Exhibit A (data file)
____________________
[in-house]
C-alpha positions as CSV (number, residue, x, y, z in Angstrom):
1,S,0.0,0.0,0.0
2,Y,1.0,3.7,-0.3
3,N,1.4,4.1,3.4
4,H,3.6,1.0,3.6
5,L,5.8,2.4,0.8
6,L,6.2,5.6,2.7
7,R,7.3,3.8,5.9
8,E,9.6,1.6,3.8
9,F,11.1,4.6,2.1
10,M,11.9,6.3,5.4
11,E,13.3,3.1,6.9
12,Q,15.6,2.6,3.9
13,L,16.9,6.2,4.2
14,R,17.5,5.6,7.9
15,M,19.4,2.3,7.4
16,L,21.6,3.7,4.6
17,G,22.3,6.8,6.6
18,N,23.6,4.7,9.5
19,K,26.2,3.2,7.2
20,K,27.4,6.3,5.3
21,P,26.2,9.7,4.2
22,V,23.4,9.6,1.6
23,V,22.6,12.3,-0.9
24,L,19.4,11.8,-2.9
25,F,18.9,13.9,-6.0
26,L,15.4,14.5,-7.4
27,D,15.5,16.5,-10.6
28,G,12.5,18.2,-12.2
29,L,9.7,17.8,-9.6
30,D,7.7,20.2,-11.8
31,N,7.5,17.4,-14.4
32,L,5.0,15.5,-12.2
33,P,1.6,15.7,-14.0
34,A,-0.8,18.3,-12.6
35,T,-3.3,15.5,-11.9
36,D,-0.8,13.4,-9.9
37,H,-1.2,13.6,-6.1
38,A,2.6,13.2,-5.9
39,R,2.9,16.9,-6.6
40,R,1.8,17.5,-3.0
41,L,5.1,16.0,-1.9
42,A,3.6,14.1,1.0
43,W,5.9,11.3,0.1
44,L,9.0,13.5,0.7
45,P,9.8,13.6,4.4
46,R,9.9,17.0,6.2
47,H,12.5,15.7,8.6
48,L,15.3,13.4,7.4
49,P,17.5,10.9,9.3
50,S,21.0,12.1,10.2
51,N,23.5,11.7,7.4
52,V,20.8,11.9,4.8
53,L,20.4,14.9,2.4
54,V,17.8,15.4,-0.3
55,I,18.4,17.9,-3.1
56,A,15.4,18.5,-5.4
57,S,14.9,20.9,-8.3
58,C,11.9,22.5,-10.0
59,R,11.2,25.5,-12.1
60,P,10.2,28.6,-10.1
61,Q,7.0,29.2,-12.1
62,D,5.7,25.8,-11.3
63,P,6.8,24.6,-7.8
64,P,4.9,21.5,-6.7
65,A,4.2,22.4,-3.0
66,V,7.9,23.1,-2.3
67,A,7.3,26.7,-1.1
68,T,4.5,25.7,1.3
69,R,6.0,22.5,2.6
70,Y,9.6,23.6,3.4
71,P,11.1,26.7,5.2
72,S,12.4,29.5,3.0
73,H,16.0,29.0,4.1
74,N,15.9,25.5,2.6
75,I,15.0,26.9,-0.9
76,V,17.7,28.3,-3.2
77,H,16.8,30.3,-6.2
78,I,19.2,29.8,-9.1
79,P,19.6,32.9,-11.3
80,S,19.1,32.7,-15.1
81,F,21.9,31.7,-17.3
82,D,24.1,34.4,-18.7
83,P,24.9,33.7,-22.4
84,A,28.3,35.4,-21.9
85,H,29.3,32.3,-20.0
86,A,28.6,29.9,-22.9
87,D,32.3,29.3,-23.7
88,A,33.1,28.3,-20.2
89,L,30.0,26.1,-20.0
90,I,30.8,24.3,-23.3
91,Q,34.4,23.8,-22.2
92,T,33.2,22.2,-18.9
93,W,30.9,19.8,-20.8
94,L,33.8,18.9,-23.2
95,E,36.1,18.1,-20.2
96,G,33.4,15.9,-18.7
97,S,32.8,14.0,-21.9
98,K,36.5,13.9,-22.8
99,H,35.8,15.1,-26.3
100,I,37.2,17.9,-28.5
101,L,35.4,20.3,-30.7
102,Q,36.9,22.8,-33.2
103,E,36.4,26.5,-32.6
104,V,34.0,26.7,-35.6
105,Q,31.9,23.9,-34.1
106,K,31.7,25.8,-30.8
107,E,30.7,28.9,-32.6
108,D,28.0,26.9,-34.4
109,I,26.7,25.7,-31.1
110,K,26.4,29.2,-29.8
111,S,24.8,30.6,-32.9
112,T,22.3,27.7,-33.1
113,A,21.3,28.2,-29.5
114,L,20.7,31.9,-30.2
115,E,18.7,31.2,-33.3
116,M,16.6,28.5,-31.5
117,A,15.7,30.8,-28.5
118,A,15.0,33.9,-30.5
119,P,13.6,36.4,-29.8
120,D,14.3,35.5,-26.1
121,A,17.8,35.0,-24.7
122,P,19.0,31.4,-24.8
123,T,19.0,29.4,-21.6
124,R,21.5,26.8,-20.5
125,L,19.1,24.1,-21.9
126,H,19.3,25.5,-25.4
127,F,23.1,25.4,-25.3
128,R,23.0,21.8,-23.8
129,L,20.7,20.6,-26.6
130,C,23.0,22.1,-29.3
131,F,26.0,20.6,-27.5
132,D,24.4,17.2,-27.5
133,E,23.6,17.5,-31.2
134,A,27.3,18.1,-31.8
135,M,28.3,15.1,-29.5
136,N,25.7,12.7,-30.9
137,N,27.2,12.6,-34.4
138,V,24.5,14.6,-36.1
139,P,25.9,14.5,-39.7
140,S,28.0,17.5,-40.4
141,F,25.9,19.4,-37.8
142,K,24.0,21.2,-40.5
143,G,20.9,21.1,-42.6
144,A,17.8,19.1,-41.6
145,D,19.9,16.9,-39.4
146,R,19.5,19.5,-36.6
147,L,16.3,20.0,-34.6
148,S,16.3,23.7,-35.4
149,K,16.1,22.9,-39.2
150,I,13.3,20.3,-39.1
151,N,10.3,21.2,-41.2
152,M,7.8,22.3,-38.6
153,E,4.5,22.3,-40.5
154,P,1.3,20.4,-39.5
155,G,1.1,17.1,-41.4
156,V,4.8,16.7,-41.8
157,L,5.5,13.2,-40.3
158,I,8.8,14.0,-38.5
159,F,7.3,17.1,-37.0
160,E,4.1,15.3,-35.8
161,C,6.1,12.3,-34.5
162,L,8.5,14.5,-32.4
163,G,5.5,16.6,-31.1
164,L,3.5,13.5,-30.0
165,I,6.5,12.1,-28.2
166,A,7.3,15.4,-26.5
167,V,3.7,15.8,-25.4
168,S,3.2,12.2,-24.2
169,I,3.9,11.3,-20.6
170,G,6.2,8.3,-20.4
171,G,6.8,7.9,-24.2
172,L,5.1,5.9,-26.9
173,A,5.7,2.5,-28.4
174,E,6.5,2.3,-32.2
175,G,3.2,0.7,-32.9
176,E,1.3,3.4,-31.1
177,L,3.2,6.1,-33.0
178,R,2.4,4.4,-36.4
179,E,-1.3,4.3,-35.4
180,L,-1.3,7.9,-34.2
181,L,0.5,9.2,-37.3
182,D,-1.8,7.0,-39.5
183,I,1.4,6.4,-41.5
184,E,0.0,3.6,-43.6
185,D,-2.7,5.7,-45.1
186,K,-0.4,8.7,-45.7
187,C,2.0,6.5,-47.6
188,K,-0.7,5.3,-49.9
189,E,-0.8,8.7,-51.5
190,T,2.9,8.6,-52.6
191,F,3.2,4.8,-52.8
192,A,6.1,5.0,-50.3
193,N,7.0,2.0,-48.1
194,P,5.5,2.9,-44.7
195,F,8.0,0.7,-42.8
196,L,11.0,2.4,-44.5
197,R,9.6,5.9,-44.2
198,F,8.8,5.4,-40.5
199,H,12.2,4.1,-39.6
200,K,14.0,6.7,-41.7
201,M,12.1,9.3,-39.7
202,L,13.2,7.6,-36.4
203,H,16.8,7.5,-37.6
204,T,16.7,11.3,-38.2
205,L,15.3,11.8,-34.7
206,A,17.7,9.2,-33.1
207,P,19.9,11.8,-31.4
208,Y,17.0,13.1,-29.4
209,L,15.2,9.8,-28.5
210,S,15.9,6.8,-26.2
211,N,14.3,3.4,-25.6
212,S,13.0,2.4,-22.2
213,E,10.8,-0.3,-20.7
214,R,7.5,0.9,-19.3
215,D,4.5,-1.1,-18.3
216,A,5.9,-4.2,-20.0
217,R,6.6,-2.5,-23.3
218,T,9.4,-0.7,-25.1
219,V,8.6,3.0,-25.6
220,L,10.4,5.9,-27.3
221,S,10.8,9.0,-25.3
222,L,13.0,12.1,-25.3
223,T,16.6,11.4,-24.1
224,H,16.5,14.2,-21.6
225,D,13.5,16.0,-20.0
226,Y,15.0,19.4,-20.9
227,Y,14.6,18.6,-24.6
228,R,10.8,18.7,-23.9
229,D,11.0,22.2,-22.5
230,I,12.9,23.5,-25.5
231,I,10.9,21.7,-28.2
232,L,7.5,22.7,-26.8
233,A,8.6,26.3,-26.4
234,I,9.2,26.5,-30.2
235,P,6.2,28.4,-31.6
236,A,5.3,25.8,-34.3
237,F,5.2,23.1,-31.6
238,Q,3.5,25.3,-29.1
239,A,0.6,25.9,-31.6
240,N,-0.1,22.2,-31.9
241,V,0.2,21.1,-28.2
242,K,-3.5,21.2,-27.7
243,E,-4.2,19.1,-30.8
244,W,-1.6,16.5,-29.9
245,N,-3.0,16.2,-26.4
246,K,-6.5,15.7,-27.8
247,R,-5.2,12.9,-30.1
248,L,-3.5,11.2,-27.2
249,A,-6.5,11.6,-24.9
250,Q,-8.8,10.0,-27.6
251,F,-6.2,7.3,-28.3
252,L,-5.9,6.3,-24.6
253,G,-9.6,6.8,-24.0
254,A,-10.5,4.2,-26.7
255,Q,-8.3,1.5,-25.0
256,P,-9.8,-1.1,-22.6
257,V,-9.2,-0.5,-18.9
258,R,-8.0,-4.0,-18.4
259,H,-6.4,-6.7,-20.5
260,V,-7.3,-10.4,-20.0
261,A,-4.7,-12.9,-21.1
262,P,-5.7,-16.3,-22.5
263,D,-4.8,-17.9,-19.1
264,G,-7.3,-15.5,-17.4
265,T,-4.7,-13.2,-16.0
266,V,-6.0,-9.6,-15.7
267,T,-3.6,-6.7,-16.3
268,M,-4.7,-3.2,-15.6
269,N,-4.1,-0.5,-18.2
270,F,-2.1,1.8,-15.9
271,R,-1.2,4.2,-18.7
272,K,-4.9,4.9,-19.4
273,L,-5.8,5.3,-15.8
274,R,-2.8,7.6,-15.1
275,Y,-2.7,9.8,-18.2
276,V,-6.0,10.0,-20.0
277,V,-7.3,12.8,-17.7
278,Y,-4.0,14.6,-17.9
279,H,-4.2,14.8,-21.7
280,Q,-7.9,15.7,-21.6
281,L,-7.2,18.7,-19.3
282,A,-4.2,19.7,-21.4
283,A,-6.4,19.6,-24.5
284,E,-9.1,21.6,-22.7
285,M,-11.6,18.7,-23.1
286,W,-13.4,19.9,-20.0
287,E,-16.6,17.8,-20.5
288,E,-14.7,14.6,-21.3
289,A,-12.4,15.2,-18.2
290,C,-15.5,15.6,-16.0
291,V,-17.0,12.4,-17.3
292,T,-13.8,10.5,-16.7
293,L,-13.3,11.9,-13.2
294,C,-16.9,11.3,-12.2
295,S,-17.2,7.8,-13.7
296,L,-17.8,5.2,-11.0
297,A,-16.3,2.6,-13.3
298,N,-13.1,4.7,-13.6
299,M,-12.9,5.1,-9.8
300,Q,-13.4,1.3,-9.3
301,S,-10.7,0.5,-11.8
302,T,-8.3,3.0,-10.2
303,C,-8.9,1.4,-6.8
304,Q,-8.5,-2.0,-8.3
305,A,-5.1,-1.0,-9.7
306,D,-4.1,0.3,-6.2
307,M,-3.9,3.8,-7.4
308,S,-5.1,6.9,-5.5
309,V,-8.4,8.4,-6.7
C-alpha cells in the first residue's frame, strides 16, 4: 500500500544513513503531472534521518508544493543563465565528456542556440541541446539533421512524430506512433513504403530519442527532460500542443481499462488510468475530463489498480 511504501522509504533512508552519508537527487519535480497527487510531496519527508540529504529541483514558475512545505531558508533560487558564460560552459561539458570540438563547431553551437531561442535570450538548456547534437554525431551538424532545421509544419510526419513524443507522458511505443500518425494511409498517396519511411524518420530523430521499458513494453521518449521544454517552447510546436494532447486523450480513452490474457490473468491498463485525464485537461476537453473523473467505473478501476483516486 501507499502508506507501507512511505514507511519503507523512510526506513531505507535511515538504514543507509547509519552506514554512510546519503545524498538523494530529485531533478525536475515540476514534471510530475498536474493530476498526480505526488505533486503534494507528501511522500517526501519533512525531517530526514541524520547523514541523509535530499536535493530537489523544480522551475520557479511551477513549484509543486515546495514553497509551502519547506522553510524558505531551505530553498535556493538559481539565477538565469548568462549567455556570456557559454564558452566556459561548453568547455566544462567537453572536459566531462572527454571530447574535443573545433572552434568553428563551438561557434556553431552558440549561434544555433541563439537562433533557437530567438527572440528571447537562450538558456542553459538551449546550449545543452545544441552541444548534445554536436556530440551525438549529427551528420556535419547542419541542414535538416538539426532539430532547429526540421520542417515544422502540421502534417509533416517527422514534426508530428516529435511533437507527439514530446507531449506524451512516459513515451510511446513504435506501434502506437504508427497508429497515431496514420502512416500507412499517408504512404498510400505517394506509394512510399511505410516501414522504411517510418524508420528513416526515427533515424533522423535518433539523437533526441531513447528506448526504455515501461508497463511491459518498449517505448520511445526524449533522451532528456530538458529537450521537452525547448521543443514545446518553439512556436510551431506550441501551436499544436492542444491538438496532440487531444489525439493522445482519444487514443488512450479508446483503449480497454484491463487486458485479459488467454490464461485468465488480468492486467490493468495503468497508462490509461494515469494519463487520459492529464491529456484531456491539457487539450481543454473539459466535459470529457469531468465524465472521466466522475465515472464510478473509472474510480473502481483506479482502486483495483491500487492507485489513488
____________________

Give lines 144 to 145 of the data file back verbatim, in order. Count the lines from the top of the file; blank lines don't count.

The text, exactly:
142,K,24.0,21.2,-40.5
143,G,20.9,21.1,-42.6